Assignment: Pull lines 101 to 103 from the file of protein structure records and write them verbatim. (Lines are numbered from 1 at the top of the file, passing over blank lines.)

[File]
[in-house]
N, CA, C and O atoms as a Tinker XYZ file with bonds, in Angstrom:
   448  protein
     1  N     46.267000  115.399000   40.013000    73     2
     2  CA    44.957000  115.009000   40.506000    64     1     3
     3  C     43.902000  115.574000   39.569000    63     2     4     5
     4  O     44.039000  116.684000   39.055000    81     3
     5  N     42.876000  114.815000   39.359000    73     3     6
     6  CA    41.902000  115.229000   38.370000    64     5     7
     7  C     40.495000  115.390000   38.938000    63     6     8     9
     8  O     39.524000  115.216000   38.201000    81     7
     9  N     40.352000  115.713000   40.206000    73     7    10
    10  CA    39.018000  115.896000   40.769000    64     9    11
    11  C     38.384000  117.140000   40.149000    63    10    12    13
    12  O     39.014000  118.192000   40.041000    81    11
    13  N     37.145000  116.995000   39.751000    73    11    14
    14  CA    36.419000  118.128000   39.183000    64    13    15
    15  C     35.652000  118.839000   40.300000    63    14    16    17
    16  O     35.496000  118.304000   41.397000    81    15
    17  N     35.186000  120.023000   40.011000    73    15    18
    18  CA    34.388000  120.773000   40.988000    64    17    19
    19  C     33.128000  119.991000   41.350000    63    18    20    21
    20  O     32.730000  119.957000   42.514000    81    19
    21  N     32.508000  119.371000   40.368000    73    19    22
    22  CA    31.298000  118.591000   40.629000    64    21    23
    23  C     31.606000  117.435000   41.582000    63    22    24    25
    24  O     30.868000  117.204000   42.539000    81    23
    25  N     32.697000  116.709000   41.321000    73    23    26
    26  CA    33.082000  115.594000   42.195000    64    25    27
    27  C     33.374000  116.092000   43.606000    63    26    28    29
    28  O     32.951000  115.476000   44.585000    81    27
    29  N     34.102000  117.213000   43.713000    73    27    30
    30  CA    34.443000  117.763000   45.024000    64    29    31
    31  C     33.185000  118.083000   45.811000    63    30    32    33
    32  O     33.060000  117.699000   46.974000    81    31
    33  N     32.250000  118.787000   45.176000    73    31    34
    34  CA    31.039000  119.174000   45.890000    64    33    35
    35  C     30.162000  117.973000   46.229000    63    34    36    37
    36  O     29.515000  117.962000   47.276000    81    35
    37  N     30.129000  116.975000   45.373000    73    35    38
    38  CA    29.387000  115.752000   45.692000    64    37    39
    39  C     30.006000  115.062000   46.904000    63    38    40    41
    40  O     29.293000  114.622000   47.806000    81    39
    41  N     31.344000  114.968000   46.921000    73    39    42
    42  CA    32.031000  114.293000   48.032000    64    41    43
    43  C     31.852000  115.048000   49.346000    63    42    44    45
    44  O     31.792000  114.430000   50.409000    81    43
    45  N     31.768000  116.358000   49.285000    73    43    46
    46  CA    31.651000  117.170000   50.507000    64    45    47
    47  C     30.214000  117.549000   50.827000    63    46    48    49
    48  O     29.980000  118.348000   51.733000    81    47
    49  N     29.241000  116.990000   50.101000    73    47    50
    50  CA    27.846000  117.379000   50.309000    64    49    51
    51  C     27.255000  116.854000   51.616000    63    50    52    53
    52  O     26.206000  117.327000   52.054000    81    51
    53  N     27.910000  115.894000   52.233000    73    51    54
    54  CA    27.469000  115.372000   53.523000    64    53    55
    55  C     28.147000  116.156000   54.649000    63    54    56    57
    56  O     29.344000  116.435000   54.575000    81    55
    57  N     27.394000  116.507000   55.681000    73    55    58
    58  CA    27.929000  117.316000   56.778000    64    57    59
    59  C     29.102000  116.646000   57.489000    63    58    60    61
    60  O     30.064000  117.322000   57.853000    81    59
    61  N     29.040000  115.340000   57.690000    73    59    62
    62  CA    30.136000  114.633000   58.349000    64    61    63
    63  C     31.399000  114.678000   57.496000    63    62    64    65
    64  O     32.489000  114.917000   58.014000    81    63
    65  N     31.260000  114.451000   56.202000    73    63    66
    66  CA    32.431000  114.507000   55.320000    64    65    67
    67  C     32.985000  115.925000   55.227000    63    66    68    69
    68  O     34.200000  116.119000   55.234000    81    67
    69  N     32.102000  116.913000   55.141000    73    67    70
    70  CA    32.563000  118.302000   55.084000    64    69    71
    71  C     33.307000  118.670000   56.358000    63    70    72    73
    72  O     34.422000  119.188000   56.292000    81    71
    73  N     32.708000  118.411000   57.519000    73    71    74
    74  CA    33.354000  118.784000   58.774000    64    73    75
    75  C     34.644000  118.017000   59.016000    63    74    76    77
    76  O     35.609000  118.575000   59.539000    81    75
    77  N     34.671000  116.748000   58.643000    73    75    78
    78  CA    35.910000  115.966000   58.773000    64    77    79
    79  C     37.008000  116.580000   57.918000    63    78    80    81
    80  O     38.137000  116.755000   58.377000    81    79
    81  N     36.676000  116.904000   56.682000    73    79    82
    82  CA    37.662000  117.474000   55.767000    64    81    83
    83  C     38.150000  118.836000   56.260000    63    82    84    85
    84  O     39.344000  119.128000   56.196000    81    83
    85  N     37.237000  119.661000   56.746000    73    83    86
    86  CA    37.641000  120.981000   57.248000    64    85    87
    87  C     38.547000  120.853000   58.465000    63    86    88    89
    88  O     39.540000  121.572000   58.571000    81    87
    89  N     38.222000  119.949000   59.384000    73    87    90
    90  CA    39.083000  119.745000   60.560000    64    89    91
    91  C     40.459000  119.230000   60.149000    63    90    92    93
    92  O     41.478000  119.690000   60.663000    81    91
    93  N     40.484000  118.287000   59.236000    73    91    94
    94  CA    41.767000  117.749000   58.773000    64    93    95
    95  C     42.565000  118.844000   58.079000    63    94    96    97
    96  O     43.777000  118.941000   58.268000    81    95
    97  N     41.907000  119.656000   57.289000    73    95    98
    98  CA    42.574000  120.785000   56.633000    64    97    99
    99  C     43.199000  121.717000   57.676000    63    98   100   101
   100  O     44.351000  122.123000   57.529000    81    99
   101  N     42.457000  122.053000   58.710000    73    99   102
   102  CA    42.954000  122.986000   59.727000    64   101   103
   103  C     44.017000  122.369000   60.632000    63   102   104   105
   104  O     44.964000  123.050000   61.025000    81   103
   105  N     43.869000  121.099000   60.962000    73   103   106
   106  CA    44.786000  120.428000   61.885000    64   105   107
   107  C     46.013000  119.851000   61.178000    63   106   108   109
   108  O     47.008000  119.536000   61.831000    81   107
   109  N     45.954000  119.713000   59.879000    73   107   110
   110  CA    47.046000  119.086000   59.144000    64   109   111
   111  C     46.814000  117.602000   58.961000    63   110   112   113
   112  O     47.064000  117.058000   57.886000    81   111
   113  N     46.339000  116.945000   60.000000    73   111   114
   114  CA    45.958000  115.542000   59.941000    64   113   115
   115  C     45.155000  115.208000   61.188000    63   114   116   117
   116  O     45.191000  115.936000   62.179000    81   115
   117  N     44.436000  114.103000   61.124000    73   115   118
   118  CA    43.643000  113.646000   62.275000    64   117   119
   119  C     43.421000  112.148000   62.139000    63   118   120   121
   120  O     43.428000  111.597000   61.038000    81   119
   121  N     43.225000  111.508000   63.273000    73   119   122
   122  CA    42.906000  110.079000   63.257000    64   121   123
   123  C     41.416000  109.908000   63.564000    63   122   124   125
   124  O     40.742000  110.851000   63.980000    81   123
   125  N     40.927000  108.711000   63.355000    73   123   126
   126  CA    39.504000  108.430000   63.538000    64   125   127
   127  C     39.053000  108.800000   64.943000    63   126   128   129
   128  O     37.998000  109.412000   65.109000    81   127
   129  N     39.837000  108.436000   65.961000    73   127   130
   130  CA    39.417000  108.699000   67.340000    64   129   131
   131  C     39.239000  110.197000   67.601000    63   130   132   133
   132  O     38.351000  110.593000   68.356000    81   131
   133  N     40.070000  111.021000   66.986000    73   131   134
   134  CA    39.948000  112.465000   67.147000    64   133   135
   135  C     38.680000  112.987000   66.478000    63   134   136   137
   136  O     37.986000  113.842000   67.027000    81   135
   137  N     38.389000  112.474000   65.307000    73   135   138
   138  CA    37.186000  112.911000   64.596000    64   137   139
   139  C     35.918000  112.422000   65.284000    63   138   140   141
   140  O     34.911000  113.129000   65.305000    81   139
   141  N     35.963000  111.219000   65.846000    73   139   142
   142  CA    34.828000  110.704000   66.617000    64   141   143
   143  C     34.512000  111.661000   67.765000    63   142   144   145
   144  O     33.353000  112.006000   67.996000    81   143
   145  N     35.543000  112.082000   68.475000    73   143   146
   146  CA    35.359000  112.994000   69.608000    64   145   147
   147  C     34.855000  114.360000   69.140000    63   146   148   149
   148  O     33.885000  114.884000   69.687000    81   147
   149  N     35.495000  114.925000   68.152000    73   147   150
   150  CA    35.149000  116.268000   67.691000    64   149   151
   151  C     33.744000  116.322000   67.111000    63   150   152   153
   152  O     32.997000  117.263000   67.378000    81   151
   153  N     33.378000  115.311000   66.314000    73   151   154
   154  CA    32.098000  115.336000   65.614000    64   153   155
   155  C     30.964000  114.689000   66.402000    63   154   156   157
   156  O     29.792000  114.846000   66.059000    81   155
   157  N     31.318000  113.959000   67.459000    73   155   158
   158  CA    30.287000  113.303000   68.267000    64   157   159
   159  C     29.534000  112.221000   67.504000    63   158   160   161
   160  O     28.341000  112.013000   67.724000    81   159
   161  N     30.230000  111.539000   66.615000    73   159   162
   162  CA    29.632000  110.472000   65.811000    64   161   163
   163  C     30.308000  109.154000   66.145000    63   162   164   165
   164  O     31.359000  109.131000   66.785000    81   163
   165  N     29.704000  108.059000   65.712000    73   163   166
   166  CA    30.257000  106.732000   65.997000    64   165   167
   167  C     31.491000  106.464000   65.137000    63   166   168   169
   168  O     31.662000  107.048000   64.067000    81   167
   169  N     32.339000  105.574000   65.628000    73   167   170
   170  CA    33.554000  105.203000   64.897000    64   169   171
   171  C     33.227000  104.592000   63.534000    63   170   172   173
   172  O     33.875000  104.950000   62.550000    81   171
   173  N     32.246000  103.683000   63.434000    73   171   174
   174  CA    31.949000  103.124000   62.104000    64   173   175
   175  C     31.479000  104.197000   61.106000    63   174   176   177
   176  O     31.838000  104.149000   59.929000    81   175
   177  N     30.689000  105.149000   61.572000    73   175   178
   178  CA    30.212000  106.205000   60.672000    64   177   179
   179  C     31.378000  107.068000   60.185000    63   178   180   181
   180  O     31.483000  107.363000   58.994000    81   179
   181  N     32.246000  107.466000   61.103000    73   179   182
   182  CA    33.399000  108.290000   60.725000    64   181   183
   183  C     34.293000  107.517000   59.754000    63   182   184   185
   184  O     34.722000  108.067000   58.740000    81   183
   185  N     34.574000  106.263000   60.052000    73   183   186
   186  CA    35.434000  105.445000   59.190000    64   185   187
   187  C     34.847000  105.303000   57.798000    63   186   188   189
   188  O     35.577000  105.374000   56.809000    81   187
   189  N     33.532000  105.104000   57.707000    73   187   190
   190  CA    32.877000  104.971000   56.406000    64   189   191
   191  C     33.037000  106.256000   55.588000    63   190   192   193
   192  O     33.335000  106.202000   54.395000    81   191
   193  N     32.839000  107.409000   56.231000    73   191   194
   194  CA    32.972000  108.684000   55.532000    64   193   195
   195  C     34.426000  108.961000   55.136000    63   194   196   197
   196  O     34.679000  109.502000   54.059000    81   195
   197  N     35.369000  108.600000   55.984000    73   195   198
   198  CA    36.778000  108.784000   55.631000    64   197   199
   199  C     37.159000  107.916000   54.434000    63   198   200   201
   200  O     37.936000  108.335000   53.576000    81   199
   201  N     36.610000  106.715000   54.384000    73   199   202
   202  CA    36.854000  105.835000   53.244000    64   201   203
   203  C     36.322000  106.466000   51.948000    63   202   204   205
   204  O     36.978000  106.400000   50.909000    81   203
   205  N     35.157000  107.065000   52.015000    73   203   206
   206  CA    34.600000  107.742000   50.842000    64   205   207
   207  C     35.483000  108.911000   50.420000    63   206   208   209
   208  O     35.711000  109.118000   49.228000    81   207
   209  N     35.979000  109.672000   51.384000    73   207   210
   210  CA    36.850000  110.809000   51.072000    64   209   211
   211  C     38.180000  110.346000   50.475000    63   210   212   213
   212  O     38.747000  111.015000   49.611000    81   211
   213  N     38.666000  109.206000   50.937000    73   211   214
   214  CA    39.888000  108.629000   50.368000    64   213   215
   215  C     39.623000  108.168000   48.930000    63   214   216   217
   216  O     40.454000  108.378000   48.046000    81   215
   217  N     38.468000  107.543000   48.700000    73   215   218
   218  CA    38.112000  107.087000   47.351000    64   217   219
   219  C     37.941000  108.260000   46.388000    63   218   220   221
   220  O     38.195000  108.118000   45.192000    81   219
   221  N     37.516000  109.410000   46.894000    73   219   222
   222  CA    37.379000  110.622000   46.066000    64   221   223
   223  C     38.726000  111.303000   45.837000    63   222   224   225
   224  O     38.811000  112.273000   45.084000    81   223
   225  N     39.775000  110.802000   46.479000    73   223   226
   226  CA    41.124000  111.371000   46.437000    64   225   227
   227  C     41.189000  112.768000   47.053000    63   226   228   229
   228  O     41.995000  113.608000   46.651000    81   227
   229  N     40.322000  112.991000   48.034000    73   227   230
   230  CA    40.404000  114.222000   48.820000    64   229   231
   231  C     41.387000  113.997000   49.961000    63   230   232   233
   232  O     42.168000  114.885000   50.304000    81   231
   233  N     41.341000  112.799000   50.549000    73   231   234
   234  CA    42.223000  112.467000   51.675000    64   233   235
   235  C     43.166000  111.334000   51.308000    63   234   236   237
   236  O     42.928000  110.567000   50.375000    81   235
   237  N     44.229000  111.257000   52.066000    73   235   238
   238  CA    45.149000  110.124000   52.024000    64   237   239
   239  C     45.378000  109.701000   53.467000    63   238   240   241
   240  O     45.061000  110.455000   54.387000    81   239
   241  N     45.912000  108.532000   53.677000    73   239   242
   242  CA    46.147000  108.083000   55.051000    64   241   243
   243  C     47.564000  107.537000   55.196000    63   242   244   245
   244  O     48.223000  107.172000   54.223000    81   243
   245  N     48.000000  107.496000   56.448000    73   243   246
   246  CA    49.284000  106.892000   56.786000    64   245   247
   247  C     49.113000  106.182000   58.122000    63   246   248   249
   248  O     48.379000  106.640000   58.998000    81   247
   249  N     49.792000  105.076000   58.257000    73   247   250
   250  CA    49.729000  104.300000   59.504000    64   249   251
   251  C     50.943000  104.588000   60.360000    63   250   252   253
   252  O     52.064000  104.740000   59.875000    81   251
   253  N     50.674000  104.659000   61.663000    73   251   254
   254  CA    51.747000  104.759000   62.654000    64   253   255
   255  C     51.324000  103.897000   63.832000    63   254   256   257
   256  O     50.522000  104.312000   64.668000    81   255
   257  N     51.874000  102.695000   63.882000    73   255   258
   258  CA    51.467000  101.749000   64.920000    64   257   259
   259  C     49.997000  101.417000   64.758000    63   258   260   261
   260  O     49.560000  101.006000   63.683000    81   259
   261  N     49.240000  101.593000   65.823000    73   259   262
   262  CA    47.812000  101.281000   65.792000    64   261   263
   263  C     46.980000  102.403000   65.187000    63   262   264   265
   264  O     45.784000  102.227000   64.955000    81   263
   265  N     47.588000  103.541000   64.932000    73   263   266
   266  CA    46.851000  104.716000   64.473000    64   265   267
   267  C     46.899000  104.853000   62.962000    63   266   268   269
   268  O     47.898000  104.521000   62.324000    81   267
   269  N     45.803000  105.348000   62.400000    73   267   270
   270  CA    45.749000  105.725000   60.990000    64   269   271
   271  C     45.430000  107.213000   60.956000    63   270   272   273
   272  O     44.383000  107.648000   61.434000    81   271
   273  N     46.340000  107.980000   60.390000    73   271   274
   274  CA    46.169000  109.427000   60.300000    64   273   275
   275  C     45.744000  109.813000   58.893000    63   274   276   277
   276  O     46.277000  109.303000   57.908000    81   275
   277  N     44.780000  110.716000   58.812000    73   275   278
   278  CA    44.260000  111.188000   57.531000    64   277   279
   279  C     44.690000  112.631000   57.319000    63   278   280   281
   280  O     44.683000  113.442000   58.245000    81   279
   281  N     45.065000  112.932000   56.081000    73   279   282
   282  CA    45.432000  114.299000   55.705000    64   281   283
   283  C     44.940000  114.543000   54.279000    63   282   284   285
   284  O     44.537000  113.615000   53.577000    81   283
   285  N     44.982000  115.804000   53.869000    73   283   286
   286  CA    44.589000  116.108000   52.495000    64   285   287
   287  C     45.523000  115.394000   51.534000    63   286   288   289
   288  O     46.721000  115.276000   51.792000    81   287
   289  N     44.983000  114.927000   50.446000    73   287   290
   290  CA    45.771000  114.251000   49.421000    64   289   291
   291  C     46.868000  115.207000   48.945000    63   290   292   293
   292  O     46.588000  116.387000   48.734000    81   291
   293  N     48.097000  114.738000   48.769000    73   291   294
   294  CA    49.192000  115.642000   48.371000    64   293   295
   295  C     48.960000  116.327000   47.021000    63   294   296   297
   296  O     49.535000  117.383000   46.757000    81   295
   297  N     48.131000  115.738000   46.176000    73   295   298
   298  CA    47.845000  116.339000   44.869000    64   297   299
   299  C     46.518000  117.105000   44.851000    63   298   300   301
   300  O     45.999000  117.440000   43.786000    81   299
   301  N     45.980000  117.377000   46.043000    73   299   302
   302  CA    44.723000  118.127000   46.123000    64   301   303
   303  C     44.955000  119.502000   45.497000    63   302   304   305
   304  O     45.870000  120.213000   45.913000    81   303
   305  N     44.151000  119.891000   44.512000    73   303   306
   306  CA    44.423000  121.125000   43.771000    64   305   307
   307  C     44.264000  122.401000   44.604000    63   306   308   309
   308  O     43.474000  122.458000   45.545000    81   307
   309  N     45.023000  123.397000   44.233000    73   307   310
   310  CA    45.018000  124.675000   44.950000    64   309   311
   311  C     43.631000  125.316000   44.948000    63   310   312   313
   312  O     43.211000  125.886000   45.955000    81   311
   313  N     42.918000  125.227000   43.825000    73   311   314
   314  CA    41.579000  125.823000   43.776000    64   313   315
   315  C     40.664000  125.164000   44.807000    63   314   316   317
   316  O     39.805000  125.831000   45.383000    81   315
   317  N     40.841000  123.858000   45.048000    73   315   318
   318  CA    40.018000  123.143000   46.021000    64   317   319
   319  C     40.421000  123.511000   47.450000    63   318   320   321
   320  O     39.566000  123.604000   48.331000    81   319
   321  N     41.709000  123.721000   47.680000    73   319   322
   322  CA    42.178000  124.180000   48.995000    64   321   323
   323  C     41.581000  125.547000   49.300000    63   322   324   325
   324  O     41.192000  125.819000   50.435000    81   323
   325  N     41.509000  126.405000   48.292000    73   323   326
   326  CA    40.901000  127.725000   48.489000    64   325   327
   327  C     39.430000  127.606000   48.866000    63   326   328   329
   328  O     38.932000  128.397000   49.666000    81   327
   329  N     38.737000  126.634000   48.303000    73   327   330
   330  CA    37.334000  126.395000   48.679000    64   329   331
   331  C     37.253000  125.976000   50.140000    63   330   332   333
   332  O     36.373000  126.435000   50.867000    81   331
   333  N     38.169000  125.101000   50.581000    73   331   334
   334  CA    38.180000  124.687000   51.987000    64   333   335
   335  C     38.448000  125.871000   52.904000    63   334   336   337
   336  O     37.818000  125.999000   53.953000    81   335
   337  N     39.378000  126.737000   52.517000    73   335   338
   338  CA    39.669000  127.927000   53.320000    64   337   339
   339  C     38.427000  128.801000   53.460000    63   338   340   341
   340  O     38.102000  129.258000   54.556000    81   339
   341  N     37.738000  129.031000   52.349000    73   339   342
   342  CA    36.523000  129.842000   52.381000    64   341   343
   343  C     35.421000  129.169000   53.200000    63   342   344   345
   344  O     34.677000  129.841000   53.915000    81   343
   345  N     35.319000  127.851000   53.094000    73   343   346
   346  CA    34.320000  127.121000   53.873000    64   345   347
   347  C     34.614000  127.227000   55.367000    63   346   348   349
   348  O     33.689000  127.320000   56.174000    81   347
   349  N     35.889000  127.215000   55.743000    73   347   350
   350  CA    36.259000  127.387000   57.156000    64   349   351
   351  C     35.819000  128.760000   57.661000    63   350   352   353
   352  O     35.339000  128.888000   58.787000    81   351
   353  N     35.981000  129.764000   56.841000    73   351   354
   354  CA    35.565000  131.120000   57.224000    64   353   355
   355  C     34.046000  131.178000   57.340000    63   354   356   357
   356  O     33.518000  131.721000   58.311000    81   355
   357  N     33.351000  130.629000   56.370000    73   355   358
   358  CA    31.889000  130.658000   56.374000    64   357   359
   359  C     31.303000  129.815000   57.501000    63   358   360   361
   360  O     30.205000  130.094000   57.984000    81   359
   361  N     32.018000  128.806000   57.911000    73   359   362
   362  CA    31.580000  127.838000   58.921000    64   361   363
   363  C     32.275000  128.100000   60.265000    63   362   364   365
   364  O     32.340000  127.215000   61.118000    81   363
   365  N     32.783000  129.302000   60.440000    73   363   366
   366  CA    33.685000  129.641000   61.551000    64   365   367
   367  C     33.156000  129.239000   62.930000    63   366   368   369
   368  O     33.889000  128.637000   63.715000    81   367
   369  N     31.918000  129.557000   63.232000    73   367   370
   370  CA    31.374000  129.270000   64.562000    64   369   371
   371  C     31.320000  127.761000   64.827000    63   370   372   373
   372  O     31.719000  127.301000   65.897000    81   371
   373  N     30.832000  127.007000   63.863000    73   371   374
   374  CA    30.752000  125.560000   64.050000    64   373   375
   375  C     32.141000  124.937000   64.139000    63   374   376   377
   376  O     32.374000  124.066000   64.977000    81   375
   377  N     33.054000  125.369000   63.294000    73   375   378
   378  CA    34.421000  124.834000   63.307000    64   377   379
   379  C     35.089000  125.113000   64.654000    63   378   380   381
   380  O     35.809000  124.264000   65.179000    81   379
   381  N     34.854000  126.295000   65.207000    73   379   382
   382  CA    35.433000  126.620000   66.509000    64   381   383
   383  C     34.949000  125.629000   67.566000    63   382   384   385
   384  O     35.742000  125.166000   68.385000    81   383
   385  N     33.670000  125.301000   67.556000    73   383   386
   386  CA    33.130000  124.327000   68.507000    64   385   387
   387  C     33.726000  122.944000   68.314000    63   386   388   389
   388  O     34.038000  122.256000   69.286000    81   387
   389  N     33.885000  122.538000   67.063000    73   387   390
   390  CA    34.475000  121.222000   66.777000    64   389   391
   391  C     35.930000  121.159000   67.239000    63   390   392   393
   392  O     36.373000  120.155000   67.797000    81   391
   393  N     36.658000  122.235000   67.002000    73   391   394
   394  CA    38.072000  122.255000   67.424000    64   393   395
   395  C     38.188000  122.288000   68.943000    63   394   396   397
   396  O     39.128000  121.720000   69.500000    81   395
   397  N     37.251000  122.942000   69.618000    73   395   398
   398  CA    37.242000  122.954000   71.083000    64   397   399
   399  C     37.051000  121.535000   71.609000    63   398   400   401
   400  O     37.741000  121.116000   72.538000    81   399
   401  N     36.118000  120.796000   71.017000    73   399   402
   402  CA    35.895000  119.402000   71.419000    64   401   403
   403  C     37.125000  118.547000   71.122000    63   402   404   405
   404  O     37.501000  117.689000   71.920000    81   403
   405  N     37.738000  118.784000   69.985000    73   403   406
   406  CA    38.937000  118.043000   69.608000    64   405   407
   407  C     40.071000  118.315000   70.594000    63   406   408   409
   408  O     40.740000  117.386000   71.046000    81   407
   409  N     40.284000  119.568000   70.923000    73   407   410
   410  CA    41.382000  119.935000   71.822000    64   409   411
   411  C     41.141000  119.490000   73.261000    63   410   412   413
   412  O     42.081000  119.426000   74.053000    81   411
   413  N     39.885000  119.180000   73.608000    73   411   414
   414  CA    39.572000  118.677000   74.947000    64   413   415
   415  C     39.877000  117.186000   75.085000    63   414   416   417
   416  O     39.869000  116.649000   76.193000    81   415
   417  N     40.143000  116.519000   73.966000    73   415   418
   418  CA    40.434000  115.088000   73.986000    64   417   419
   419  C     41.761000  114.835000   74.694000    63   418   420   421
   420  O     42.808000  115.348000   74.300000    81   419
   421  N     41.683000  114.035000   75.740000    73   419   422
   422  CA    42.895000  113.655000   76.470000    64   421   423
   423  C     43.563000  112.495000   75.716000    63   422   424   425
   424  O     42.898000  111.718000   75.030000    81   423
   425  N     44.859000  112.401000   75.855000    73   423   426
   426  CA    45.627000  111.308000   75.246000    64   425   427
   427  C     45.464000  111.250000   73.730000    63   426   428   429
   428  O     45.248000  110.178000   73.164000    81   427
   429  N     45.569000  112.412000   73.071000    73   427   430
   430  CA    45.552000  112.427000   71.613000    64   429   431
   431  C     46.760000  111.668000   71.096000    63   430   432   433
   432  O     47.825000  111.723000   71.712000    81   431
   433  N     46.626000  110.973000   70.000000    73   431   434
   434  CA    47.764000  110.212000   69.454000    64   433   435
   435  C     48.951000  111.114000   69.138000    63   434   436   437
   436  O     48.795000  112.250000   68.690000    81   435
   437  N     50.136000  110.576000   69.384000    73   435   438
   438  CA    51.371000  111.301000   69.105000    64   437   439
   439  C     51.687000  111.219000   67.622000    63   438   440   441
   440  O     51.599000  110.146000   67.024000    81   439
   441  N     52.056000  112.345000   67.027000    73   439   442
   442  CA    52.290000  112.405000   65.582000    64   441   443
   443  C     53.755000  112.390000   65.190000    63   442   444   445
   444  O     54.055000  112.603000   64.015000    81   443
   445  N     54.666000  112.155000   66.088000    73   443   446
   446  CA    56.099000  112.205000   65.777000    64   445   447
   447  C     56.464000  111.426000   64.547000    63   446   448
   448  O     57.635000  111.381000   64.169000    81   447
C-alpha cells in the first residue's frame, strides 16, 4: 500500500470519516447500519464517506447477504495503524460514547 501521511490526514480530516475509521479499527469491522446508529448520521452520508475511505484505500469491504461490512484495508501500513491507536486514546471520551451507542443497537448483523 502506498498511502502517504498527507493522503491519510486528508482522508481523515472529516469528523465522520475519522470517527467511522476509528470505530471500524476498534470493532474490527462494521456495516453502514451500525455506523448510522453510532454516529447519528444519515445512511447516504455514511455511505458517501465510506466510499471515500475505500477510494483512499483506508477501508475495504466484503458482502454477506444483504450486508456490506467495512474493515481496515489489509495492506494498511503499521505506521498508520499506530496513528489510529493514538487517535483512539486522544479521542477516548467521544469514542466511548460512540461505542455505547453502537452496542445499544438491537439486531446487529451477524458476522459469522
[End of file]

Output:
    98  CA    42.574000  120.785000   56.633000    64    97    99
    99  C     43.199000  121.717000   57.676000    63    98   100   101
   100  O     44.351000  122.123000   57.529000    81    99